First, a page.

At the time of this writing in 2020, it doesn’t look like American Airlines has an affiliate program.
While Knoji says that there is an American Airlines affiliate program inside VigLink, I can confirm that there isn’t one.
American Airlines Affiliate Program Alternatives
First, some background about American Airlines: “American Airlines, Inc. is a major American airline headquartered in Fort Worth, Texas, within the Dallas–Fort Worth metroplex. It is the world’s largest airline when measured by fleet size, revenue, scheduled passengers carried, scheduled passenger-kilometers flown, and number of destinations served.” (Source)
Affilorama has a good list of airline affiliate programs, which include:
KLM Royal Dutch Airlines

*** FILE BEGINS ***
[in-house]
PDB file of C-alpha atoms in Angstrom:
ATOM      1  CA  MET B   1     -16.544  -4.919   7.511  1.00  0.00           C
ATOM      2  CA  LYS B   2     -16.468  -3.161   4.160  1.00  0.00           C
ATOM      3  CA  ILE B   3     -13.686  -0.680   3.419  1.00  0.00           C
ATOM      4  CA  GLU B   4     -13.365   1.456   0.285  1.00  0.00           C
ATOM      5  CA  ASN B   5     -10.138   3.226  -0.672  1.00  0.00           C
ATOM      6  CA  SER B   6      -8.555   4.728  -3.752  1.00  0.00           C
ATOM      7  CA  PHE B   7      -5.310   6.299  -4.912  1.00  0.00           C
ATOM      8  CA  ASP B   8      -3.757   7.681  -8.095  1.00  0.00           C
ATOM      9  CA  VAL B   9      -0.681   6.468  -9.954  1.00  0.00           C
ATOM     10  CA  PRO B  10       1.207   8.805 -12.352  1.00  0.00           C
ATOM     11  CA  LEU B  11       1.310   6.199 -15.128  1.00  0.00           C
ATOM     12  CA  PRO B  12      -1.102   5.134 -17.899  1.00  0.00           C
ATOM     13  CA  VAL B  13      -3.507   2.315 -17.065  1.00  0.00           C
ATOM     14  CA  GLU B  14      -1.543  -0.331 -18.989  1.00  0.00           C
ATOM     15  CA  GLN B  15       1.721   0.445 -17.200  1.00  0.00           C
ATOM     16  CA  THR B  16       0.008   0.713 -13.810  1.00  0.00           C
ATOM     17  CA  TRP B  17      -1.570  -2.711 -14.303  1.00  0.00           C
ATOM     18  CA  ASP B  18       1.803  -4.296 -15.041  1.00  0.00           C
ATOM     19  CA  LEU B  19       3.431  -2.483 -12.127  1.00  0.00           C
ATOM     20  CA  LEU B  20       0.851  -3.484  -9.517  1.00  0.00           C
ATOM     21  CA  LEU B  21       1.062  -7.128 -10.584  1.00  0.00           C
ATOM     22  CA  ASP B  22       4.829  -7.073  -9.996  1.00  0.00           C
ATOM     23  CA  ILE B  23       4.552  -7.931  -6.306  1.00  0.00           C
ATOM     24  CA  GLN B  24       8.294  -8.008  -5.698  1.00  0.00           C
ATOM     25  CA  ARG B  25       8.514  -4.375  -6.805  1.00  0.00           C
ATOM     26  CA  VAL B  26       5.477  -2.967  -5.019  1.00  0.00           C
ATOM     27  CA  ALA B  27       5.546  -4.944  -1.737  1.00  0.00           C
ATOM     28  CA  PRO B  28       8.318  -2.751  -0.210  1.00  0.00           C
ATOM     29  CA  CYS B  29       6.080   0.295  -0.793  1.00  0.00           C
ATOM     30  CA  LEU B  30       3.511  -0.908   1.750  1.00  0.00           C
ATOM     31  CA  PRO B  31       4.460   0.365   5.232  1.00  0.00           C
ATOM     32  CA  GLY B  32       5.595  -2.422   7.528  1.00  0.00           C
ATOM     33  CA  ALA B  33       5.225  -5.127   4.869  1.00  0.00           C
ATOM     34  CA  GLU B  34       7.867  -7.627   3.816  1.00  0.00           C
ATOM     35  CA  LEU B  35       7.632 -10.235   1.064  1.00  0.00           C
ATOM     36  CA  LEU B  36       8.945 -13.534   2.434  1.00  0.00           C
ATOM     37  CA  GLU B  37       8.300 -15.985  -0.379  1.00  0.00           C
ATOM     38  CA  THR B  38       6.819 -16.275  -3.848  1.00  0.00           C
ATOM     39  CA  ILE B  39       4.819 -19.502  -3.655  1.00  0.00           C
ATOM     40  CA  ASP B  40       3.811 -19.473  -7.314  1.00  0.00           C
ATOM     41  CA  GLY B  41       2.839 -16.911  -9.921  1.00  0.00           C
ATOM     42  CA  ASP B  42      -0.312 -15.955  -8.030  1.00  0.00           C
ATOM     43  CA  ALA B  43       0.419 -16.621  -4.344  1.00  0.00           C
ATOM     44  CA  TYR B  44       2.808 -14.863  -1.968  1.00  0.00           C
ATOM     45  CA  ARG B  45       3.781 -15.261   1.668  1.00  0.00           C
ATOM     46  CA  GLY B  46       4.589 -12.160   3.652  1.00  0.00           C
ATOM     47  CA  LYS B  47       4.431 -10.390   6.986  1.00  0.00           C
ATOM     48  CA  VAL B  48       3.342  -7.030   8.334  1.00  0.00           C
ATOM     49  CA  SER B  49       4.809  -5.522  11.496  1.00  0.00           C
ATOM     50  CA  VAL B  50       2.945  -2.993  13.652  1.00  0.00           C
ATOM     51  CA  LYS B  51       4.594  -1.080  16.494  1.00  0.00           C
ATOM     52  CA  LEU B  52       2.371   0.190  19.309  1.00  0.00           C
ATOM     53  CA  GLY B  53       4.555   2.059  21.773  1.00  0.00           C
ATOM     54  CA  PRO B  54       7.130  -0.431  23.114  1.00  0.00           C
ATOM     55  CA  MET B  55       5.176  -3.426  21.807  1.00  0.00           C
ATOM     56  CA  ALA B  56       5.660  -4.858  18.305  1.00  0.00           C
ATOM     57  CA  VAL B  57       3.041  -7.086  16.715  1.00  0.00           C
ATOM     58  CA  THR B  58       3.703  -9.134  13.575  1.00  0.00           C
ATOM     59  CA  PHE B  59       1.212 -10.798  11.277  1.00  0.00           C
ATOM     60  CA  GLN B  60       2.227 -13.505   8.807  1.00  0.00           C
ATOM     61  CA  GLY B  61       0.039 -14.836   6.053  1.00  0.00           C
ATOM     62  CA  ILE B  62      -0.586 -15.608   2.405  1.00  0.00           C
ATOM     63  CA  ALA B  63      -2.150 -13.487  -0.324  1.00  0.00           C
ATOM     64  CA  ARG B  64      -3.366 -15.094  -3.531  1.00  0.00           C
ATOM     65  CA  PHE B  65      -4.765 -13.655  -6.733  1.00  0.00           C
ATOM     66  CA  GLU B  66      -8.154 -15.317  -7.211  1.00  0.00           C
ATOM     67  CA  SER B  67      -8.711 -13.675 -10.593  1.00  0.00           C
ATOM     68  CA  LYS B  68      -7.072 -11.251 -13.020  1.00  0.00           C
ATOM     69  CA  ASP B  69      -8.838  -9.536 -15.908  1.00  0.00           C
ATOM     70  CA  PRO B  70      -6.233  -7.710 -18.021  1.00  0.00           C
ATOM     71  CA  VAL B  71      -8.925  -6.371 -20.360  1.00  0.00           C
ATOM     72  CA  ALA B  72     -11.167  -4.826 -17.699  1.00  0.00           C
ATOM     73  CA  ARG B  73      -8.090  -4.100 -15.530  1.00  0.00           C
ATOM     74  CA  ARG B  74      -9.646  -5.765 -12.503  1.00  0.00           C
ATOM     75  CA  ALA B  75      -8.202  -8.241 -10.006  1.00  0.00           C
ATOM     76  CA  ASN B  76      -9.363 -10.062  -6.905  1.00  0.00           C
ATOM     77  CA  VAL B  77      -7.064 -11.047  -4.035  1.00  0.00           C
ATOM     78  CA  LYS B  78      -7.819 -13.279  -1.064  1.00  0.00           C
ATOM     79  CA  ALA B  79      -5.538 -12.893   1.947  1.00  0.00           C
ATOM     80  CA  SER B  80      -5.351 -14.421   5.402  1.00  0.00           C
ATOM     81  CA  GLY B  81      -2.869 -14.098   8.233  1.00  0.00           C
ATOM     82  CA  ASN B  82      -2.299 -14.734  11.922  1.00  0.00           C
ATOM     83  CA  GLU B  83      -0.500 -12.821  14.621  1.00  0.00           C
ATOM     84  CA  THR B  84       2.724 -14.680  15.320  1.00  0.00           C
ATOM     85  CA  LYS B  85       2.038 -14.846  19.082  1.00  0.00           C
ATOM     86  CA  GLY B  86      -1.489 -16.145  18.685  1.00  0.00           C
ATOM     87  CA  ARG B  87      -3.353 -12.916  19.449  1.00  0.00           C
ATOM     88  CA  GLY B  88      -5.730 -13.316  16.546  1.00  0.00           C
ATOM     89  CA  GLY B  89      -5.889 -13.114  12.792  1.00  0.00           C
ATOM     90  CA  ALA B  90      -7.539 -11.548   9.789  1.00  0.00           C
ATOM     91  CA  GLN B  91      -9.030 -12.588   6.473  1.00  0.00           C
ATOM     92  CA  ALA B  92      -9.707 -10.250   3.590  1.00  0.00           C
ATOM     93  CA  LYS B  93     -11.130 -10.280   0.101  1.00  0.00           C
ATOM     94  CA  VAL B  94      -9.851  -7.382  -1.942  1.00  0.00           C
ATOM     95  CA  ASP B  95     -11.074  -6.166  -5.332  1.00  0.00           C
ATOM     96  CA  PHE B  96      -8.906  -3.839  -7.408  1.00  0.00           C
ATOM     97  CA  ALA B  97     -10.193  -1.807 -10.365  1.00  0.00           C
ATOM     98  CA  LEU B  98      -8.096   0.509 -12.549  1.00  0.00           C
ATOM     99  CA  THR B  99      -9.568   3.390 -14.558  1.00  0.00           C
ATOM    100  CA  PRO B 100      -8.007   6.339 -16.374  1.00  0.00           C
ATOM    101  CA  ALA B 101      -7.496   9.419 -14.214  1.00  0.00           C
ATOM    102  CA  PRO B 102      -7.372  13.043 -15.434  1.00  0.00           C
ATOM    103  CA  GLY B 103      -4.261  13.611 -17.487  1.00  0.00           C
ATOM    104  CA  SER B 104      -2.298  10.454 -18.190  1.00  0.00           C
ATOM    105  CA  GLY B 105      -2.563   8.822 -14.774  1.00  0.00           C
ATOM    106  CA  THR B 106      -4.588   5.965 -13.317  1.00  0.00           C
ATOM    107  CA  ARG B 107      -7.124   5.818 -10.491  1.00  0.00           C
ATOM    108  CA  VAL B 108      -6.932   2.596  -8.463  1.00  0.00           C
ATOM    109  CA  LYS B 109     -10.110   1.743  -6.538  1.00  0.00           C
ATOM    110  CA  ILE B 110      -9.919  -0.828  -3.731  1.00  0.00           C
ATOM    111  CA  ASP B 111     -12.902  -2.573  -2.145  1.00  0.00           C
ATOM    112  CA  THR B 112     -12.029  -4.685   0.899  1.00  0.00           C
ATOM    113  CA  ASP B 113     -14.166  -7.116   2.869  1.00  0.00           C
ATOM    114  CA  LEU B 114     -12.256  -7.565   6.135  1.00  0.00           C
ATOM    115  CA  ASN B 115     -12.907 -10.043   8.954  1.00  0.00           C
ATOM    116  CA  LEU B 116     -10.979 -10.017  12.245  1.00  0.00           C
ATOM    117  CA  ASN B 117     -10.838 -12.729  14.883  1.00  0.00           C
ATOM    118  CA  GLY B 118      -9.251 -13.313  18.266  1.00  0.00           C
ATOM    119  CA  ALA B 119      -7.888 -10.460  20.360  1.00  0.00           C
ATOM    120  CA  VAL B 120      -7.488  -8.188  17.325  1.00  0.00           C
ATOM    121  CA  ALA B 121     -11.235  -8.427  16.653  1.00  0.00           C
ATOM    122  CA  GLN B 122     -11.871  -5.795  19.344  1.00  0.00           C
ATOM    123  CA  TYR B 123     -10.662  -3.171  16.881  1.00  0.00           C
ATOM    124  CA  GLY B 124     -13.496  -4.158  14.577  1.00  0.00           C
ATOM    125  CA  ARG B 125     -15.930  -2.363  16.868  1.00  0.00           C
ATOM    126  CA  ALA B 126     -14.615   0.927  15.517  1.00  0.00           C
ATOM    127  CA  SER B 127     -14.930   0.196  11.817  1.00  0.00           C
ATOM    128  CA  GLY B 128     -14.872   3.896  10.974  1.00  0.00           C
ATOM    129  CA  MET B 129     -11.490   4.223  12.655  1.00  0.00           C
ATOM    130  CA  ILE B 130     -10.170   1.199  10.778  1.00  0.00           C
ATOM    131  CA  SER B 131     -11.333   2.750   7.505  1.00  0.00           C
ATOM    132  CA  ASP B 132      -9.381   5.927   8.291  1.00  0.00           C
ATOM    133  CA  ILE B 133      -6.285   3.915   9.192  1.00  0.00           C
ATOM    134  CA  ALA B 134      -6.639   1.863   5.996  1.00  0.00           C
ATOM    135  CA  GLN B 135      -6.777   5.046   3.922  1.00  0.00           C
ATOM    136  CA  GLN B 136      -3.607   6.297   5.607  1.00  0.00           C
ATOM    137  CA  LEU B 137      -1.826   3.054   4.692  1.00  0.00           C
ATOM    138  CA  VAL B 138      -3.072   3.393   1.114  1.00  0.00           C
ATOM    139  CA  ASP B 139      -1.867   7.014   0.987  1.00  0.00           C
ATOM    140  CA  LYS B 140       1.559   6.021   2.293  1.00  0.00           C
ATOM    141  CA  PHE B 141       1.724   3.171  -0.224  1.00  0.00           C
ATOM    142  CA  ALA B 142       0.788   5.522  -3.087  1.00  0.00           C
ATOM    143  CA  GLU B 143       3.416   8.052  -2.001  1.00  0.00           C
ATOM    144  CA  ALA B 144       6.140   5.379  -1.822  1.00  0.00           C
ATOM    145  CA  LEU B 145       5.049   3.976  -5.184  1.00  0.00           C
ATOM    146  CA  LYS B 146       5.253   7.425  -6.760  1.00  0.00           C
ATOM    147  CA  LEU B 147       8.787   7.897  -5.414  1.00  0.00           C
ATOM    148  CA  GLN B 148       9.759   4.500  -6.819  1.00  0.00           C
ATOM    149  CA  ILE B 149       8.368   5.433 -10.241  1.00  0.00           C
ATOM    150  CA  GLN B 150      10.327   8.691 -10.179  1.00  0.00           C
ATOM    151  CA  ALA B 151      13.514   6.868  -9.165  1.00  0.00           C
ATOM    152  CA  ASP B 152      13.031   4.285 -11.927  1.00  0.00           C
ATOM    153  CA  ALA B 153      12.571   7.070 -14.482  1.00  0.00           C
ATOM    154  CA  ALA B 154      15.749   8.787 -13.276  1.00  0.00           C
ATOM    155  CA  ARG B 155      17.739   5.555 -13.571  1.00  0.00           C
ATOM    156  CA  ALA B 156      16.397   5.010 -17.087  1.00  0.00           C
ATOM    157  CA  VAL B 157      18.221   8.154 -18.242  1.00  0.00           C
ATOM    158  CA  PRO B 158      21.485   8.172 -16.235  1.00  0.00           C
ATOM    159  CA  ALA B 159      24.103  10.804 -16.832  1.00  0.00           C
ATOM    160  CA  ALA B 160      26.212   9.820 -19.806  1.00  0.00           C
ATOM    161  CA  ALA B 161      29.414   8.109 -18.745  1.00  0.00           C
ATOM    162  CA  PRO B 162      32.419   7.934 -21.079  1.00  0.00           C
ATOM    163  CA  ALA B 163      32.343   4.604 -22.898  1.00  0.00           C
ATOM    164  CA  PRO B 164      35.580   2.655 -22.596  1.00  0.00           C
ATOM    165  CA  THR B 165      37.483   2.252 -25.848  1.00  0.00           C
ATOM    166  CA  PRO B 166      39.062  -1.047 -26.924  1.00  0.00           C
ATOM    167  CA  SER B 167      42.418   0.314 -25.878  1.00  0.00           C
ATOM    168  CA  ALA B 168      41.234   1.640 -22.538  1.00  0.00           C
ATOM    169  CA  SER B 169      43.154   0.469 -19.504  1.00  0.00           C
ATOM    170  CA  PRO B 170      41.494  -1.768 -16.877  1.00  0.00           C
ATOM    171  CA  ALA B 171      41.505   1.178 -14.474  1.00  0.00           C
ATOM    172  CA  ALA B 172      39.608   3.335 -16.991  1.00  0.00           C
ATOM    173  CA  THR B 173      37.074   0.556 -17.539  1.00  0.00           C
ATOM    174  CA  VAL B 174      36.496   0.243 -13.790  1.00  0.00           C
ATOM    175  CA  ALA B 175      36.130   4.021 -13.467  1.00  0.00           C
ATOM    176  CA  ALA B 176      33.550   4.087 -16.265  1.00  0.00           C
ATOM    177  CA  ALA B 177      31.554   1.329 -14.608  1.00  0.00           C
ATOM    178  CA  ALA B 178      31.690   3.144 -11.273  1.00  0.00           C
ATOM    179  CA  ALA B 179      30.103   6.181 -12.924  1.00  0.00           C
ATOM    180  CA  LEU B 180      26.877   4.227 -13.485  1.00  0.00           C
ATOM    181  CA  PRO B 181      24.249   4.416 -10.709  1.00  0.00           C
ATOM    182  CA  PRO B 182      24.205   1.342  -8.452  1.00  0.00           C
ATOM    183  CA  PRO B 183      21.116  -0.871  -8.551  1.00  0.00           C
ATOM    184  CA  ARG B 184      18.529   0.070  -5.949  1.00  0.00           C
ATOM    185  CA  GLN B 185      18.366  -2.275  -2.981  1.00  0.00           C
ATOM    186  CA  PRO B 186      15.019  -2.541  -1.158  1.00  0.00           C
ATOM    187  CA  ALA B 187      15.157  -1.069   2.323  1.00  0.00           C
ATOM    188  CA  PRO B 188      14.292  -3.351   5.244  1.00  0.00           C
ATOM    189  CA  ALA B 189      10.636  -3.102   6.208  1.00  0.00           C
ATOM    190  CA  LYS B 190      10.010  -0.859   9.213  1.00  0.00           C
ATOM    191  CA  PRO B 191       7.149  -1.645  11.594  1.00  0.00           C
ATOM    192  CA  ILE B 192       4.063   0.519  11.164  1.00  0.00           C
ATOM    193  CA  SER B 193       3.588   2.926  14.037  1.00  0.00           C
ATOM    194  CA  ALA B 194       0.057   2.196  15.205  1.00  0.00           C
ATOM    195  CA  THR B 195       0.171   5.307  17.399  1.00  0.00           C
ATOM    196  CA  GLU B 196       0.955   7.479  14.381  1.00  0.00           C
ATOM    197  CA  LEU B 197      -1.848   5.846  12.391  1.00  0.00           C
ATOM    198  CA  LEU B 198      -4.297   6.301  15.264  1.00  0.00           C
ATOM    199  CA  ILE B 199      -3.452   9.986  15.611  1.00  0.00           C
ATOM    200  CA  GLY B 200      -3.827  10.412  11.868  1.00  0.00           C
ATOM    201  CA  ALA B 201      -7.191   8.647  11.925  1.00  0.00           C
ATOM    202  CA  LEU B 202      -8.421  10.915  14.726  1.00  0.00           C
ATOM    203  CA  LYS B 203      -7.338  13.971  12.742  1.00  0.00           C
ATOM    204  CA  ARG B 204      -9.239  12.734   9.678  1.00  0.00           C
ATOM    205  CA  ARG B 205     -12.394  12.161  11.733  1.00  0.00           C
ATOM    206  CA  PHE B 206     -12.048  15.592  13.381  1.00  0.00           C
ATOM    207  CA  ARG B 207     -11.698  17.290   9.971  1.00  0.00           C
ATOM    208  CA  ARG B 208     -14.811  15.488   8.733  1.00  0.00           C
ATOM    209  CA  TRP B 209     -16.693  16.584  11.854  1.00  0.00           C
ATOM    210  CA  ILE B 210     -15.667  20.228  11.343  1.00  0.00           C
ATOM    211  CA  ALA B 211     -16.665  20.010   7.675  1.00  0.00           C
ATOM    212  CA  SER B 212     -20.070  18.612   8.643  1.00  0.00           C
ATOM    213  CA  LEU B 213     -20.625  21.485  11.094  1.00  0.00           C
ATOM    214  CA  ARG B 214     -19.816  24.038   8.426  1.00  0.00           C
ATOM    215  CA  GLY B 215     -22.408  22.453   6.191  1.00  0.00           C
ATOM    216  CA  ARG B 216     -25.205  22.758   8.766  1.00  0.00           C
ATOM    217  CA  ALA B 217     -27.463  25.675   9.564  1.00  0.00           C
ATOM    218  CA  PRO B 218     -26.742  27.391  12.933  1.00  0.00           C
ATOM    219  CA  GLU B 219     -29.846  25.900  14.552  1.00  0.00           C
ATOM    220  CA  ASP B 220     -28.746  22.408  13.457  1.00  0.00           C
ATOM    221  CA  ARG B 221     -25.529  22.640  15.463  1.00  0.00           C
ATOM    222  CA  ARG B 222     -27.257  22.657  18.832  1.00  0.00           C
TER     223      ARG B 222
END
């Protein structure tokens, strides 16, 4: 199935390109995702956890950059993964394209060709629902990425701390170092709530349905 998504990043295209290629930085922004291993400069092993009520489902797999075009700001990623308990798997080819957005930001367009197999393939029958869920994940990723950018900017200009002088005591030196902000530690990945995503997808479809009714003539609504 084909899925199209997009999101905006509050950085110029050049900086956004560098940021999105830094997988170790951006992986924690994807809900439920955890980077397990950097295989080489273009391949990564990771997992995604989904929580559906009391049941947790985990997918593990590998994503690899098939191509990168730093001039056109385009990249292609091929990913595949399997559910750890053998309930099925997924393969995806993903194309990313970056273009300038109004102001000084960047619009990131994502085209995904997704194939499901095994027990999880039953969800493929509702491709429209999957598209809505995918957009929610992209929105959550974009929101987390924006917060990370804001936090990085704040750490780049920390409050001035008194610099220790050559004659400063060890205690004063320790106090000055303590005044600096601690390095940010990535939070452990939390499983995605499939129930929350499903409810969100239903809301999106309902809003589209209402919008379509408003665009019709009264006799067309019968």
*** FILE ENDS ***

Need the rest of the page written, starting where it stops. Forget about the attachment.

While American Airlines doesn’t currently have an active affiliate program, it’s always informative and interesting to see the keywords that they rank for. Below, I examined their domain and filtered keywords that were below 15 on Ahrefs’ Keyword Difficulty scale.
This provides a pretty long list of low competition keywords that you can target on your website, even using them on social media platforms as topic ideas.
For example, one of the keywords is “main cabin extra“, which apparently refers to a higher-quality American Airlines travel experience including early boarding, extra legroom, free carry-on and more. This could easily become a fun blog post and YouTube video – YouTube is inundated with people sharing their air travel experiences.
In terms of monetizing the content, if you’re running ads on your website, you all cash in on travel display ads. However, you could pretty easily insert affiliate links to other airlines, perhaps analyzing comparable travel experiences between two different airline companies.
Another interesting keyword is “admirals club”. According to the American Airlines website, it’s “Complimentary amenities and services are available to make your travel more productive and relaxing.”